Tuesday, February 07, 2006

In the News: Commission Leaders Say Government Must Act Fast to Save Oceans

Leaders representing both the Pew Oceans Commission and US Commission on Ocean Policy recently identified that national policy-makers were not doing nearly enough to implement the recommendations of their studies. In a recent joining of the groups, both gave Congress and the Bush Administration a "D+" on the topic of creating far-reaching ocean policy that will immediately impact the conservation of our coasts and waterways. Commission leaders are now strongly urging for a more proactive approach in the upcoming year writes the Environmental News Network. JB

Note: New York State recently conducted a Ocean and Great Lakes Symposium that recorded similar findings to the National level commissions. See http://www.nrdc.org/media/#0201b for more information and stay tuned for updates.

WASHINGTON — Leaders of two expert commissions that spent years examining the nation's ocean policies give the Congress, Bush administration and governors a near-failing grade for not moving quickly enough to address hundreds of their recommendations.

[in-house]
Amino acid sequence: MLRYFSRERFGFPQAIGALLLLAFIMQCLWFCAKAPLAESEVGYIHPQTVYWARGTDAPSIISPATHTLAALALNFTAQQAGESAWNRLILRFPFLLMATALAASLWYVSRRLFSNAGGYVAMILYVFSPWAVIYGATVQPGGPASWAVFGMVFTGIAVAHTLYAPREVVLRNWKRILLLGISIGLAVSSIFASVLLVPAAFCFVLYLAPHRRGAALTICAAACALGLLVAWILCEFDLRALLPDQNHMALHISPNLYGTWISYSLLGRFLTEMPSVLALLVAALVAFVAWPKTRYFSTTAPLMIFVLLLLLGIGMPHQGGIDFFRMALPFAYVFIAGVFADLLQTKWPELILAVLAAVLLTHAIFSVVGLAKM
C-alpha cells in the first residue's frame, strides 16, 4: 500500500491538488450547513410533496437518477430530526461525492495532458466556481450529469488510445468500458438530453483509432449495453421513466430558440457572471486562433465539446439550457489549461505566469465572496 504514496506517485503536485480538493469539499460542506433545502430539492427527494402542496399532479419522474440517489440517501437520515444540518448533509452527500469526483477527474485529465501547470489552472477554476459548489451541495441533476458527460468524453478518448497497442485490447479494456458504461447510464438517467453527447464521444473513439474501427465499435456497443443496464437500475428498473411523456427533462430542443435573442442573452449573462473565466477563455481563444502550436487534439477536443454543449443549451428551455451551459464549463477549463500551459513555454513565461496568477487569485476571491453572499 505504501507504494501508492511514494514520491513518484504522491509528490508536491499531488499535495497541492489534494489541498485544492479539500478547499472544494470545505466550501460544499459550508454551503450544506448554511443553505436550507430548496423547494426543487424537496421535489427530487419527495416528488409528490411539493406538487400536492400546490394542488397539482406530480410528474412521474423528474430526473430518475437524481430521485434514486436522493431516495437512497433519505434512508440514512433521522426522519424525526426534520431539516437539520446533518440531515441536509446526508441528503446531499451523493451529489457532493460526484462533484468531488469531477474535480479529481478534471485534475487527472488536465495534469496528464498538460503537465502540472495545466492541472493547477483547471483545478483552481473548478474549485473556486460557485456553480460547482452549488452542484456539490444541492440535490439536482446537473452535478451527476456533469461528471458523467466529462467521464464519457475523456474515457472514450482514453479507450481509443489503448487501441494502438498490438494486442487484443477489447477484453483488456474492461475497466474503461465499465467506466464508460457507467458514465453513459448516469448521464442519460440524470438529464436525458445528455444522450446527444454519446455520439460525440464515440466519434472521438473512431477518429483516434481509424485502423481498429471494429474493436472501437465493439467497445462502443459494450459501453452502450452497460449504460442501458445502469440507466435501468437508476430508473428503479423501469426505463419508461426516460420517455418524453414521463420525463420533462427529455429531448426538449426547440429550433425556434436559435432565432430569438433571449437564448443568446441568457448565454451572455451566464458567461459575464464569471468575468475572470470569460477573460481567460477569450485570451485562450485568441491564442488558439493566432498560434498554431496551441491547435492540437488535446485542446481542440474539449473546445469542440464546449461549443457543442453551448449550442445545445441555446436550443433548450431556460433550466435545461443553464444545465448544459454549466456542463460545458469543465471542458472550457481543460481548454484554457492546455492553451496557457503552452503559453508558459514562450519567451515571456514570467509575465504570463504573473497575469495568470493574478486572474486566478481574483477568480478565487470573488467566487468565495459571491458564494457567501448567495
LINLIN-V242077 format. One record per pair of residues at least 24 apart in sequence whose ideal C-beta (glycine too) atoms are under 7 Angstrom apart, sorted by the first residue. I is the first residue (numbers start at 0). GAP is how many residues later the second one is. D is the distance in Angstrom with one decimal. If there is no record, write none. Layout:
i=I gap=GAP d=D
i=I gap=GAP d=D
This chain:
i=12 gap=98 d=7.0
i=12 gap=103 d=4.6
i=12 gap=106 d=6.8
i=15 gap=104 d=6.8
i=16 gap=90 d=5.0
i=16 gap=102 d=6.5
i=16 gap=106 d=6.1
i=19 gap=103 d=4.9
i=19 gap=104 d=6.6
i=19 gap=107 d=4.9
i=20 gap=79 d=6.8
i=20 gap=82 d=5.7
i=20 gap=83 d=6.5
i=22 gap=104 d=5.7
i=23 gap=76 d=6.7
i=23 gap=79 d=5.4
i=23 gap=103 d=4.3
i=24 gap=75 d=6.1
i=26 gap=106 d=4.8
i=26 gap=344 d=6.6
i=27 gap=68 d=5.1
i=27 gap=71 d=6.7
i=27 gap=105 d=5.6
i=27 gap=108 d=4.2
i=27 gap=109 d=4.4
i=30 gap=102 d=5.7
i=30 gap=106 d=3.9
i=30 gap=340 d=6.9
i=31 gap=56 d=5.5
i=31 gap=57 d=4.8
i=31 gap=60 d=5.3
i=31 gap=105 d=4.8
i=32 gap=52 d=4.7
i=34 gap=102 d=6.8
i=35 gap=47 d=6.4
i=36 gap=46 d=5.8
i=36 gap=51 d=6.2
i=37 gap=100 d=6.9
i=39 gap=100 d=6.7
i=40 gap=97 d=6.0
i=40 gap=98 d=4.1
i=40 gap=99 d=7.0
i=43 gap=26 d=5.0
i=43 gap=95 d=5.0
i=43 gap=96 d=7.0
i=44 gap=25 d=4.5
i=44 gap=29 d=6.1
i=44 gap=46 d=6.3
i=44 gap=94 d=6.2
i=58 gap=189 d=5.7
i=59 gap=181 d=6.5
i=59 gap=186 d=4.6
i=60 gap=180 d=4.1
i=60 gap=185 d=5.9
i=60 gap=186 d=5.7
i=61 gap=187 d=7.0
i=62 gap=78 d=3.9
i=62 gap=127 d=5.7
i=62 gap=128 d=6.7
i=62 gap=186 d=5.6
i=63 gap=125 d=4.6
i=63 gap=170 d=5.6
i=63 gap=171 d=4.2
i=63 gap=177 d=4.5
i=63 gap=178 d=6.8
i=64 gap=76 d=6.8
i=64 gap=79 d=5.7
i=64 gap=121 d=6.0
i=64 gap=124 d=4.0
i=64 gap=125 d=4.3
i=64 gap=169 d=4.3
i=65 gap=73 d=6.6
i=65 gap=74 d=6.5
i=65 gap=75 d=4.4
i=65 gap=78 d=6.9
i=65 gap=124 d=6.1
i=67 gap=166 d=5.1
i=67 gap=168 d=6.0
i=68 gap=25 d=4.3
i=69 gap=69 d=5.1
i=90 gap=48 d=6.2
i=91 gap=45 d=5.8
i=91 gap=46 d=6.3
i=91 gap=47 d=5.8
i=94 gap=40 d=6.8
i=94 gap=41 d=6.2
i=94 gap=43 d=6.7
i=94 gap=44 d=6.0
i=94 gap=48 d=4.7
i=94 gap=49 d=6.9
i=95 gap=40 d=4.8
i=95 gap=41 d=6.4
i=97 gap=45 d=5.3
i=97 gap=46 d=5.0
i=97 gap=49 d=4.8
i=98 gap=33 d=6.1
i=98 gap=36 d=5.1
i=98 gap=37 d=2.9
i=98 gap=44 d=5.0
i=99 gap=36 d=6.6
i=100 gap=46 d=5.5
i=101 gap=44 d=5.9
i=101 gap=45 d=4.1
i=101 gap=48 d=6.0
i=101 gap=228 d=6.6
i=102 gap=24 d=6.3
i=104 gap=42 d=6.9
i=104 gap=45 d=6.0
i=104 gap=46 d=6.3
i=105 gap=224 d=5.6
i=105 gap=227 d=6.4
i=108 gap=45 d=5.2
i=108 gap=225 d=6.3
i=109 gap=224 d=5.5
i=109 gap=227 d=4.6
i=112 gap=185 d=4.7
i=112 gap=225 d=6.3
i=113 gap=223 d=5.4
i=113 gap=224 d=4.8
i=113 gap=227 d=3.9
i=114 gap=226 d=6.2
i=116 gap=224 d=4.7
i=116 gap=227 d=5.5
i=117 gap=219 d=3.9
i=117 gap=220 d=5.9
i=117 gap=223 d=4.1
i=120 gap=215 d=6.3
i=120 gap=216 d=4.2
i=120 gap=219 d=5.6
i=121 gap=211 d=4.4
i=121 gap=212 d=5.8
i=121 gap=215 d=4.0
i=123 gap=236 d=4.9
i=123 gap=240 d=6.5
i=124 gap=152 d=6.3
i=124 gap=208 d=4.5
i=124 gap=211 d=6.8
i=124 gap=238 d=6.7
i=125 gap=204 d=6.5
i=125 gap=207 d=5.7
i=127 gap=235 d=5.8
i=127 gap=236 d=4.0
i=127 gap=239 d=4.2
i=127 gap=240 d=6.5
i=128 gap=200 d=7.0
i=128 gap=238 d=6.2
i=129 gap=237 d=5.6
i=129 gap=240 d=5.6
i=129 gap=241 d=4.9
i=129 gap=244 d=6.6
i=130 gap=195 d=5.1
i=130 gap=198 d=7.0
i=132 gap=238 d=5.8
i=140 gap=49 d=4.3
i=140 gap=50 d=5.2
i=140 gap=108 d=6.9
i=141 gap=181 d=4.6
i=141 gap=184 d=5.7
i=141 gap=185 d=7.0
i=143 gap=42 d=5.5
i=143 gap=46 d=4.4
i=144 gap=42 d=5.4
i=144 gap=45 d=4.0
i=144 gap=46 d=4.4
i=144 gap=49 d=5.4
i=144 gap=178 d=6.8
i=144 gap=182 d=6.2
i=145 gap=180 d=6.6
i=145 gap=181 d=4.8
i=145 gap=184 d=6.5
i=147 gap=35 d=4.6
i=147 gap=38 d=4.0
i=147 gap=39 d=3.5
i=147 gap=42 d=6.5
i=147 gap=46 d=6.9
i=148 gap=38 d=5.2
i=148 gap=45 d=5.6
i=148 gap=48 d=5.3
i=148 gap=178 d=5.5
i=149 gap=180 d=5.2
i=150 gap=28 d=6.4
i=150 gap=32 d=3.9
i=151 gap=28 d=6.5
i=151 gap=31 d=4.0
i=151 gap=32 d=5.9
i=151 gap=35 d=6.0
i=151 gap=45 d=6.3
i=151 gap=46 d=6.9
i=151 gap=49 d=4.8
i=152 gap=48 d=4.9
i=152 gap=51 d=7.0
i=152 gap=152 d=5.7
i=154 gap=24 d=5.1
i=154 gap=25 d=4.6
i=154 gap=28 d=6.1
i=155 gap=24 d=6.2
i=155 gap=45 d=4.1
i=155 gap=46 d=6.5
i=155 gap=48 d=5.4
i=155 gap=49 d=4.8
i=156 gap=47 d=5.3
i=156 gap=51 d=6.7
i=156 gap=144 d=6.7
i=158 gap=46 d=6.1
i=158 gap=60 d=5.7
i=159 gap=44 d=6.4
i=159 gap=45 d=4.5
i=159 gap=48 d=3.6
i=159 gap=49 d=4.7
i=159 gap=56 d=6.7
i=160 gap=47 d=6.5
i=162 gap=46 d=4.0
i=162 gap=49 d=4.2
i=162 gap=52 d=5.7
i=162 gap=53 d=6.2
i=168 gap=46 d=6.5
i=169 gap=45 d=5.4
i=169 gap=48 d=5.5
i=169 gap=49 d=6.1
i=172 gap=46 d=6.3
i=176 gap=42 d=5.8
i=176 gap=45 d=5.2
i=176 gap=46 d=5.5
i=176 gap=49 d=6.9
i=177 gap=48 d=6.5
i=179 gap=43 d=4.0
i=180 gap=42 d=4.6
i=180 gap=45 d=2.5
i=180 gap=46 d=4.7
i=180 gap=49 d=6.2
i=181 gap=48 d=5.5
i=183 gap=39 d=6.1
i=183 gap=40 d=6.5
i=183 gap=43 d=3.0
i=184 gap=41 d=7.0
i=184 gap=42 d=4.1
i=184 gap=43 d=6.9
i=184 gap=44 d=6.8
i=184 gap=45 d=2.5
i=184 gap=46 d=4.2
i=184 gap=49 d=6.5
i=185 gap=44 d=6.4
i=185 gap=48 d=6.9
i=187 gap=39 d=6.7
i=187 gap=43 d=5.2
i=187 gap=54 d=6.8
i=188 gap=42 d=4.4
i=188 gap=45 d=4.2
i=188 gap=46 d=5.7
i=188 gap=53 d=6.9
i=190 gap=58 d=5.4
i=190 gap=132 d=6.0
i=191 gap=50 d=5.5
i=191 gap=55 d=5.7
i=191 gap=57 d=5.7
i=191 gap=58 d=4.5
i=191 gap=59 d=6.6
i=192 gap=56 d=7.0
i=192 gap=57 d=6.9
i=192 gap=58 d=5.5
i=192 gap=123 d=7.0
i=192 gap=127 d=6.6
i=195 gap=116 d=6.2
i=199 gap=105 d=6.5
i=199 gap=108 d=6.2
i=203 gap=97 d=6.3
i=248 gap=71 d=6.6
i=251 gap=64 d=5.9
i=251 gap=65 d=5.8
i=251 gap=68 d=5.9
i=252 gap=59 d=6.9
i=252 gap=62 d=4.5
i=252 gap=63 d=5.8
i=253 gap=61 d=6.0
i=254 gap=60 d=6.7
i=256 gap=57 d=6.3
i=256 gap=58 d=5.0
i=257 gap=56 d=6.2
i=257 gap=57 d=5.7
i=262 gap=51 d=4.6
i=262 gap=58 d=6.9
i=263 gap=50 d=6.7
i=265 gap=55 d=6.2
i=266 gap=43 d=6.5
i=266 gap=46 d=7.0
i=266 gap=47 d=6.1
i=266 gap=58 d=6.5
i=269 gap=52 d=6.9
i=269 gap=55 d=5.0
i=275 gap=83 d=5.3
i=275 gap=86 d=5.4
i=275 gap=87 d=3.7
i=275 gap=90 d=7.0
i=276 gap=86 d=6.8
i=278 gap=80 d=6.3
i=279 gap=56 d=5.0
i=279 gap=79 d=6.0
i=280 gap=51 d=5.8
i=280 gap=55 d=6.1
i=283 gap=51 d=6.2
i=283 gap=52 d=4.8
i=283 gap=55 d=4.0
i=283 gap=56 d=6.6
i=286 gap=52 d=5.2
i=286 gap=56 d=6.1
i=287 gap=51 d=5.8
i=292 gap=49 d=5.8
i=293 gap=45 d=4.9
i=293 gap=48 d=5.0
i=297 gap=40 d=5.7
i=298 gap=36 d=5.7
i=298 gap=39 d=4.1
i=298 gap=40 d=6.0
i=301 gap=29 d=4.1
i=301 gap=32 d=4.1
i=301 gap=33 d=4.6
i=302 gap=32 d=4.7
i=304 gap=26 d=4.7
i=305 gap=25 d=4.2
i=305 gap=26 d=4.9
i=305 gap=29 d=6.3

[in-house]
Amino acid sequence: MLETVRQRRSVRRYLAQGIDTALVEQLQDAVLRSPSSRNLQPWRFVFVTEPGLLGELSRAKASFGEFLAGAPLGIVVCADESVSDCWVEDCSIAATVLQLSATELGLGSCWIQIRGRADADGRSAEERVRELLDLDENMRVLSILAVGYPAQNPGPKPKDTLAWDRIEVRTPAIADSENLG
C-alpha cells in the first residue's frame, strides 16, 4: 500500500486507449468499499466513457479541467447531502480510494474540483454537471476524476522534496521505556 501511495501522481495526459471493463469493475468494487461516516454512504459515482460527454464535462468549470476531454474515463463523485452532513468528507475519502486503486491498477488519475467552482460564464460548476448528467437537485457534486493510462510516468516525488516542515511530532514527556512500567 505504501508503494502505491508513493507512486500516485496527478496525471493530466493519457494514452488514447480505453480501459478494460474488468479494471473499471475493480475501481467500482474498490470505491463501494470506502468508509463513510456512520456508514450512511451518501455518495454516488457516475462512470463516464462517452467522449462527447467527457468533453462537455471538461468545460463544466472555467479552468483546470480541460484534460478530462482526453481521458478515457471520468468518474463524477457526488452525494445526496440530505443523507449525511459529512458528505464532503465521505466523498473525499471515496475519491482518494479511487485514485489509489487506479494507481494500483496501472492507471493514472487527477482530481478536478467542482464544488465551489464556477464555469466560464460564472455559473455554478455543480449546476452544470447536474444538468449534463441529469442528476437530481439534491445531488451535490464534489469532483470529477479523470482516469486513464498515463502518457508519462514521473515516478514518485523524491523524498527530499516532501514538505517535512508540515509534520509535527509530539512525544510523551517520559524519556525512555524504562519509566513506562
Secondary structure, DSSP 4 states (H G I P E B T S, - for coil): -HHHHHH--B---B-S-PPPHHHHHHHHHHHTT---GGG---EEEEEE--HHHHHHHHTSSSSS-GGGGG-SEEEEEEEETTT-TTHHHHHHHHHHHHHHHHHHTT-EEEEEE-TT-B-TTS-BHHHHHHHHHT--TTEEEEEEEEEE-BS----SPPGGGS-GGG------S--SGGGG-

The presidential panel chaired by James Watkins, a retired Navy admiral and former energy secretary, recommended in September 2004 creating a new trust fund, boosting research, improving fisheries management and consolidating federal oversight among 212 recommendations in its 610-page final report, the first federal review of ocean policy in 35 years.

The privately funded Pew Oceans Commission chaired by Leon Panetta, former President Clinton's White House chief of staff, reached many of the same conclusions a year earlier.

Now, members of the former commissions have joined forces, saying the government's "D+" effort so far could imperil the oceans' health and abundance if the problems are left untended much longer.

"We're hopeful that 2006 is going to be a banner year for ocean policy reform," Watkins said Thursday. "The crisis now is to prevent an irreversible situation five to seven years from now, that will grow exponentially if we don't get on these things."

Panetta agreed: "We're unified in saying to the administration and the Congress, 'We've got to wake up and deal with this crisis facing our oceans.' "


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